Van den Broeck had a privileged view on the things that happened with Schleck and Contador on the final climb but the Belgian said he wasn't focused on the two protagonists. "I don't have to look at those guys. I have to watch the guys that are behind me. I'm not looking at second or third place," Van den Broeck said.

    In trying to do so Van den Broeck cooperated with Schleck, as the duo both had...

  • Procycling's daily Tour de France dispatch - stage 15

    Alexander Vinokourov (Astana) looks back to check out the situation as Andy Schleck has a mechanical
    Article published:
    July 19, 2010, 22:24 BST

    Schleck, Contador, Voeckler, Pamiers, Balès

    Top Ten Gift Ideas For Andy Schleck's 26th Birthday*

    *by Alberto Contador

    1. A signed yellow jersey
    2. A new groupset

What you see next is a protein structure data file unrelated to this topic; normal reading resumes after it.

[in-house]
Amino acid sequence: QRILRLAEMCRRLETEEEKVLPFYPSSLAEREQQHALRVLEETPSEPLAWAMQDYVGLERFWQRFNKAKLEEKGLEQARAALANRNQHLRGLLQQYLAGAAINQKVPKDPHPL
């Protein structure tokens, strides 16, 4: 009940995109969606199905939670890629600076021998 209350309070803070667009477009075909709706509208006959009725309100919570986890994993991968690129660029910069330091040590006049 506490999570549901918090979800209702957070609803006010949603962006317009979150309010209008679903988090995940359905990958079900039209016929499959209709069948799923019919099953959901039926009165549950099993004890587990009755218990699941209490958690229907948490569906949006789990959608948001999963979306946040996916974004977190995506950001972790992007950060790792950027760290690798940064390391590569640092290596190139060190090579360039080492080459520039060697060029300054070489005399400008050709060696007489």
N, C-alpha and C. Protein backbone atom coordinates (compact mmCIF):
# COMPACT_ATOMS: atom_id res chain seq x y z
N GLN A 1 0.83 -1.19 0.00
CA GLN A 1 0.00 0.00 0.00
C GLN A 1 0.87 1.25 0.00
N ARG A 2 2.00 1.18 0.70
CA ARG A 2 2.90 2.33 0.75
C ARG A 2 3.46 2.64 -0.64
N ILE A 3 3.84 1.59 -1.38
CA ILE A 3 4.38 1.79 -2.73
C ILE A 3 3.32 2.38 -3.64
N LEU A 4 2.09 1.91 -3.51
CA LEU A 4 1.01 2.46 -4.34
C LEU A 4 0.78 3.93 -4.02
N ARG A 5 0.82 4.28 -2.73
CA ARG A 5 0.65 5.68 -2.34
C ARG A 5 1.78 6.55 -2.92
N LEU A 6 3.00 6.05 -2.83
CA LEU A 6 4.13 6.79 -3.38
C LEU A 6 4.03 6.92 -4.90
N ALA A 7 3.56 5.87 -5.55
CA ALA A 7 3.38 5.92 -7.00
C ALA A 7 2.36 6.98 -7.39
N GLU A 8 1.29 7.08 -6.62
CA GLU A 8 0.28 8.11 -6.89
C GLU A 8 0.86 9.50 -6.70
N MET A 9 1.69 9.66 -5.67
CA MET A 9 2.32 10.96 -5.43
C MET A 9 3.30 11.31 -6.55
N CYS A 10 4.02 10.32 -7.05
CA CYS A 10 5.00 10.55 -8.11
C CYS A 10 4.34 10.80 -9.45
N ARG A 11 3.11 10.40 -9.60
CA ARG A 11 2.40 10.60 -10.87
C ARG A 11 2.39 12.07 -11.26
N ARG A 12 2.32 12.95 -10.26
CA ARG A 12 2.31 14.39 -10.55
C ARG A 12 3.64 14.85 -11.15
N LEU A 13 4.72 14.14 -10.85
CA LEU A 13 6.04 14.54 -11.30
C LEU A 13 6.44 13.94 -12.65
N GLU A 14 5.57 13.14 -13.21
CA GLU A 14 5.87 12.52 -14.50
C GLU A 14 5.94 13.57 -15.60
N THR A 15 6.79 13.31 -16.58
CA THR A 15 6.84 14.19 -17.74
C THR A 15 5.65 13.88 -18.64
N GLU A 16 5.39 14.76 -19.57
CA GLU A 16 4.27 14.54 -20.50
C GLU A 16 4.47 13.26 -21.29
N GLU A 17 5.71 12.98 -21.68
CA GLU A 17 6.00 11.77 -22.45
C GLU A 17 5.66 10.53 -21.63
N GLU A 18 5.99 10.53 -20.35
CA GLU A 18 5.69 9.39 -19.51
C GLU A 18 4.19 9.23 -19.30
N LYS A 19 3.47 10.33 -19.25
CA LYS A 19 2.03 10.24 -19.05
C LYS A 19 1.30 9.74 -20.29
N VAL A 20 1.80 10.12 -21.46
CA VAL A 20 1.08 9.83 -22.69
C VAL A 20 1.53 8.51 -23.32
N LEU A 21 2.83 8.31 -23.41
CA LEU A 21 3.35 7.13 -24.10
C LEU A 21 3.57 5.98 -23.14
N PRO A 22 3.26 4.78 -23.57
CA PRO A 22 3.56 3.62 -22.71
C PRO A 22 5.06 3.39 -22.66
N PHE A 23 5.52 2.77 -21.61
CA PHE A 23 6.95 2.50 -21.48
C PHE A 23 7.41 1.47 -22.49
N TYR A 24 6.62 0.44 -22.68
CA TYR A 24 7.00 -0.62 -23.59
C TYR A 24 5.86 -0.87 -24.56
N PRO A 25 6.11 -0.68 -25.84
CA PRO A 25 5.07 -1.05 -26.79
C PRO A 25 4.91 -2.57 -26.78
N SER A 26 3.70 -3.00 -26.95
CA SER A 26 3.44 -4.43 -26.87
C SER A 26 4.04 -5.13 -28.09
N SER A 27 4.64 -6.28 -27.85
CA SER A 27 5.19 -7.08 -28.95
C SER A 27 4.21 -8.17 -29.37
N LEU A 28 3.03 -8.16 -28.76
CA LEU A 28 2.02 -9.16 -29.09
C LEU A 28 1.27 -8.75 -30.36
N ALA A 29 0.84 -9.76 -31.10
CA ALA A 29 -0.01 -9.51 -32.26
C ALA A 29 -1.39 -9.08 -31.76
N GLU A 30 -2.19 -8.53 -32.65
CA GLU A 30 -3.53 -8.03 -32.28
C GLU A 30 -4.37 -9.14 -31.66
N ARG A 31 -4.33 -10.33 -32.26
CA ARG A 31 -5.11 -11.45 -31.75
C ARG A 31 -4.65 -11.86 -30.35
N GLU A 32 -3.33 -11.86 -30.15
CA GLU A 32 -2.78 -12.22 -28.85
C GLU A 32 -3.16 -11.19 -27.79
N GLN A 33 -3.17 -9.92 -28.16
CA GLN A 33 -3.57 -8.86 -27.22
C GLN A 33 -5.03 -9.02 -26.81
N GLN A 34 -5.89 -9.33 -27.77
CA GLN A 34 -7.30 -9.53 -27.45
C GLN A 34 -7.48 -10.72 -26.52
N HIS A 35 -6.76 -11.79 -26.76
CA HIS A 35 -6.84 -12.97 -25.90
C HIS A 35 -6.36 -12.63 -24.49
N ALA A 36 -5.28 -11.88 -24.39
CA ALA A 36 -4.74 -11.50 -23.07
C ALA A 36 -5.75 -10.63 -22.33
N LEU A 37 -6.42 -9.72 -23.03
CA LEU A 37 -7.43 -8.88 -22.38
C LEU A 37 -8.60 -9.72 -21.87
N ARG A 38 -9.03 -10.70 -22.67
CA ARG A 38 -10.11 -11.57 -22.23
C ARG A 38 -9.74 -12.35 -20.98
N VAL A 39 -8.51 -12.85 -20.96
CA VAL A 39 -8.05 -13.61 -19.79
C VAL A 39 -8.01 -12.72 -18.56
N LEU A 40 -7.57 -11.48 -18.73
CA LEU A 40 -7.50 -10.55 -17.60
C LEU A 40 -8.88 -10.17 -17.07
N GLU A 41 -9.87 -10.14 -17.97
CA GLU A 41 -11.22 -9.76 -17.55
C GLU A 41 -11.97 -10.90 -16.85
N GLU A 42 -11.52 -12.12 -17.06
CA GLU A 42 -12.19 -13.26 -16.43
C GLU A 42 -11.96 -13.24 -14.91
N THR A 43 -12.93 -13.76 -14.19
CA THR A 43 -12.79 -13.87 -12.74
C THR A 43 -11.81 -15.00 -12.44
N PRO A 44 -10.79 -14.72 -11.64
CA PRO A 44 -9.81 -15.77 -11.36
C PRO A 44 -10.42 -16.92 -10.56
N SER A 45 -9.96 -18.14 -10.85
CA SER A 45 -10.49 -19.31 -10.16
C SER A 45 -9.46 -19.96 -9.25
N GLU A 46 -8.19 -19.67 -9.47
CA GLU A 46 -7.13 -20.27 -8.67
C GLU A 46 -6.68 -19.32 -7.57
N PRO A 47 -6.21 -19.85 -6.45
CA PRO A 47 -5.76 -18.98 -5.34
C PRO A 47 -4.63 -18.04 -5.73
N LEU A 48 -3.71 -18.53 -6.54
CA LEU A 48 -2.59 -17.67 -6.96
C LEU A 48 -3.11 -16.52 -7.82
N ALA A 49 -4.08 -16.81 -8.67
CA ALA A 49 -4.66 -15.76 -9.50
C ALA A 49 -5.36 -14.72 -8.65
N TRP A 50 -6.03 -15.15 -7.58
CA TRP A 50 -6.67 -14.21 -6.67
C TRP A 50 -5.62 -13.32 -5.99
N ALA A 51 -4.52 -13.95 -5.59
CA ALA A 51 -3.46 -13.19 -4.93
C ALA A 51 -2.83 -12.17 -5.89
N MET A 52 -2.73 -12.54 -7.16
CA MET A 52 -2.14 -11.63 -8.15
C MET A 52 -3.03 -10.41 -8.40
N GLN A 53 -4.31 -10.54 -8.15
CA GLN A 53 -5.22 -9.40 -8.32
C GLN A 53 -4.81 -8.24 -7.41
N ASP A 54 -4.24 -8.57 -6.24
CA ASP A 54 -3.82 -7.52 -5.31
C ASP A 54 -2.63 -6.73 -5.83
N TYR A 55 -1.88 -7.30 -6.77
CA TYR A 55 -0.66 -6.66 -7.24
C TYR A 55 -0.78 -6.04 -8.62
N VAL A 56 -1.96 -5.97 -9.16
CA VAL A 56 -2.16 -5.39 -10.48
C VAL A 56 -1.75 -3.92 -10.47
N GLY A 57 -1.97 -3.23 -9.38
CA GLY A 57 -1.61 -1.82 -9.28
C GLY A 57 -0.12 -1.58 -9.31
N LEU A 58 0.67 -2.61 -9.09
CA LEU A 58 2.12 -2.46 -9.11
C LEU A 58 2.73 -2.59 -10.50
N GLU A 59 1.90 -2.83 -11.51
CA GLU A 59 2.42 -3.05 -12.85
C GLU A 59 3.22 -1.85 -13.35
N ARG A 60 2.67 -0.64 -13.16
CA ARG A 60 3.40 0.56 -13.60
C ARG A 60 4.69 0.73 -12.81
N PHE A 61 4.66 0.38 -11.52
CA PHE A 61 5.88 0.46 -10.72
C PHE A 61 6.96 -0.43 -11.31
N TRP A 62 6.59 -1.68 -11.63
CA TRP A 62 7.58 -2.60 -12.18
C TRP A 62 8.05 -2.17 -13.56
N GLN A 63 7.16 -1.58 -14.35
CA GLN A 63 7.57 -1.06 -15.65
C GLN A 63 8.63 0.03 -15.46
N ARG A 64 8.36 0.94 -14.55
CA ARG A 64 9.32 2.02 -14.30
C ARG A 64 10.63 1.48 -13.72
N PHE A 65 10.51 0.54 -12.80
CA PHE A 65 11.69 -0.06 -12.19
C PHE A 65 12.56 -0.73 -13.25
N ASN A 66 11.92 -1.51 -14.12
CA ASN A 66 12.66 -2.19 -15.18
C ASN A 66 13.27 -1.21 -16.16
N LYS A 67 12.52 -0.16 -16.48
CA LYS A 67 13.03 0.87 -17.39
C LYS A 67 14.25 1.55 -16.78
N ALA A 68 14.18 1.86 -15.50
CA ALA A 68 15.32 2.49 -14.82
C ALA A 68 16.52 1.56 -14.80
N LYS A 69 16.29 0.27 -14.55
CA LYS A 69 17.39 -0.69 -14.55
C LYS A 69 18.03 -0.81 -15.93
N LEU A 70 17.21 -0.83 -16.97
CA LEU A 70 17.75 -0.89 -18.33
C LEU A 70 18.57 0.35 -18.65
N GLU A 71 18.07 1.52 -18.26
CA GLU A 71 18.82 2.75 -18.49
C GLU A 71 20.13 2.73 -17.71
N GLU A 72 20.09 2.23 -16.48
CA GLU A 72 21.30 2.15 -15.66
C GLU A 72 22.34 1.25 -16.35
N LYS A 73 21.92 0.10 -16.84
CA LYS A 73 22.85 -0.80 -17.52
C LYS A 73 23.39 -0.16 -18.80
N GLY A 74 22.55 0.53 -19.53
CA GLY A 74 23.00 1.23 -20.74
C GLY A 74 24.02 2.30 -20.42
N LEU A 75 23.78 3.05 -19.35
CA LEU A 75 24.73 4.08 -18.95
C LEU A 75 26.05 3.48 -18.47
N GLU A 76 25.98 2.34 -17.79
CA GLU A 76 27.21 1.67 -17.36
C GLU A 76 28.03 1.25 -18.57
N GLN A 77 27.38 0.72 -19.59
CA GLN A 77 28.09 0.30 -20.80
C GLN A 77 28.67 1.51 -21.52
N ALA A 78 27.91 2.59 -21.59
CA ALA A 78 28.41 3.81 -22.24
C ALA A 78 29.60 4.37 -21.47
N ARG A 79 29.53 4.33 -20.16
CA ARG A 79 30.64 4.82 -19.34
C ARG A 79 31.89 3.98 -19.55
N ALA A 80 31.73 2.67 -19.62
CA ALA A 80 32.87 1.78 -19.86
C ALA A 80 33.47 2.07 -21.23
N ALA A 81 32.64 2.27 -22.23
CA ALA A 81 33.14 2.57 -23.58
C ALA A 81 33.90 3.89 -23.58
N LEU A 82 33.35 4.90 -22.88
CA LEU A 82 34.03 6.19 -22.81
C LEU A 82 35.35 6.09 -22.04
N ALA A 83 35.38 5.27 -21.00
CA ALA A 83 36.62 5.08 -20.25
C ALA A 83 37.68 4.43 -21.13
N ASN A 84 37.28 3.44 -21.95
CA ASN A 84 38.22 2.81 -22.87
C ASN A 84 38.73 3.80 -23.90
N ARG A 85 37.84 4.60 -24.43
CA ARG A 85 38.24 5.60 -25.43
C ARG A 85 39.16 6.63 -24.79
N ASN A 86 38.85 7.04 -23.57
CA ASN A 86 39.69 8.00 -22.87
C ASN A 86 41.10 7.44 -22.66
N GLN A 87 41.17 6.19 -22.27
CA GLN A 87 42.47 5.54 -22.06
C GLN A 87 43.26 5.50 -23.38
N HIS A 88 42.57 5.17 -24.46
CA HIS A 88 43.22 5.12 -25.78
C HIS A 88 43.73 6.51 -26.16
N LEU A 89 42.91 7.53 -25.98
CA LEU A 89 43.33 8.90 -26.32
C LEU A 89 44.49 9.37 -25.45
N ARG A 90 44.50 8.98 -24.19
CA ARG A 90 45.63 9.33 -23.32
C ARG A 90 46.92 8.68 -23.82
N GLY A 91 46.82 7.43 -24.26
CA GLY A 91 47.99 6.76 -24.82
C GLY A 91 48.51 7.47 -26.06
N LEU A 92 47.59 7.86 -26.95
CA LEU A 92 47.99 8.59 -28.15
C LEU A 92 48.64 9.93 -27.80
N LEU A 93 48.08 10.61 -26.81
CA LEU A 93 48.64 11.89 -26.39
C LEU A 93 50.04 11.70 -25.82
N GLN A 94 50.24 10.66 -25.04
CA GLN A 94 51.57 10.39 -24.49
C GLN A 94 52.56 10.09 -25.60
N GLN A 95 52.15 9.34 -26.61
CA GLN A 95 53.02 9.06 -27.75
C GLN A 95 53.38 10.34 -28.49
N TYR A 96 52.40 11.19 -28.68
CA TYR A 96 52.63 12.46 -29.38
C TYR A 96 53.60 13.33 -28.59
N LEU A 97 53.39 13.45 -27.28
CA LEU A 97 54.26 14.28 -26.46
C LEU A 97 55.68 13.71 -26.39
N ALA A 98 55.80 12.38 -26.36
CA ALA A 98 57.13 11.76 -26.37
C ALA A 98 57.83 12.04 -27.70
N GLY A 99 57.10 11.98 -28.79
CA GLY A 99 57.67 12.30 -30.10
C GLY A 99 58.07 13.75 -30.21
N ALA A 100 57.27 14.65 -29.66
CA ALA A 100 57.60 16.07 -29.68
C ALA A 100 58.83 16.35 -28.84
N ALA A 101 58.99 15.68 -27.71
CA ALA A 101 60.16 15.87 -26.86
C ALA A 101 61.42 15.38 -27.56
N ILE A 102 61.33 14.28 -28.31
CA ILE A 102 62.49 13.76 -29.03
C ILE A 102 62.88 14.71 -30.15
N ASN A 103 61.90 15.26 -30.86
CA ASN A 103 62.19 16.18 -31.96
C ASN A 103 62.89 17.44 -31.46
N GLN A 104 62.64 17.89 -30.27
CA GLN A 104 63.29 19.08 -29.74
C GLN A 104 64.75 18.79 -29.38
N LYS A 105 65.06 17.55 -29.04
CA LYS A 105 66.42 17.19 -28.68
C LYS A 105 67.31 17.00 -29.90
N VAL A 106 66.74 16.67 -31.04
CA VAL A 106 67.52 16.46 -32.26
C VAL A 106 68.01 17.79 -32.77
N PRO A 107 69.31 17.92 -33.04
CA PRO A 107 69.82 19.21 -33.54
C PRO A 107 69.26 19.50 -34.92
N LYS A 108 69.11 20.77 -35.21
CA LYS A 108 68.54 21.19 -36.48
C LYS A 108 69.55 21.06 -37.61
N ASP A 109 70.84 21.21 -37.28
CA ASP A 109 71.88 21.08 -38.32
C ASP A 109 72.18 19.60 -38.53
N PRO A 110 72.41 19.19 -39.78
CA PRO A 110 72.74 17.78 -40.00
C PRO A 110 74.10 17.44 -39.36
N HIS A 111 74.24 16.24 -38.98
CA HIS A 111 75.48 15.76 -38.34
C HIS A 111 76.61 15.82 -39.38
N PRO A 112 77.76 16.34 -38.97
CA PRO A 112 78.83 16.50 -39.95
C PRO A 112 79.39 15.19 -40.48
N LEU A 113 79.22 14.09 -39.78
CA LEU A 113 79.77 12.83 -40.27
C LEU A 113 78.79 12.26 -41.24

3. A dream holiday to somewhere other than Curaçao
    4. An apology
    5. DVD highlights of stage 15 of the 2003 Tour de France, Bagnères de Bigorre - Luz-Ardiden
    6. DVD highlights of stage 2 of the 2010 Tour de France, Brussels-Spa
    7. The Lion King soundtrack, particularly track two - "I Just Can't Wait To Be King"
    8. A bicycle repair manual
    9. A new Spanish pen-pal
    10. A dog-eared copy of "How To Lose Friends And Alienate People" by Toby Young

    Quote of the day

    Astana directeur sportif Giuseppe Martinelli in Bagnères de Luchon: "The most important thing for me is to have a clear conscience and I have that tonight. I didn't tell him to wait, that's for sure..."

    Good news, Alberto - you don't even have to tell us your radio wasn't working this time...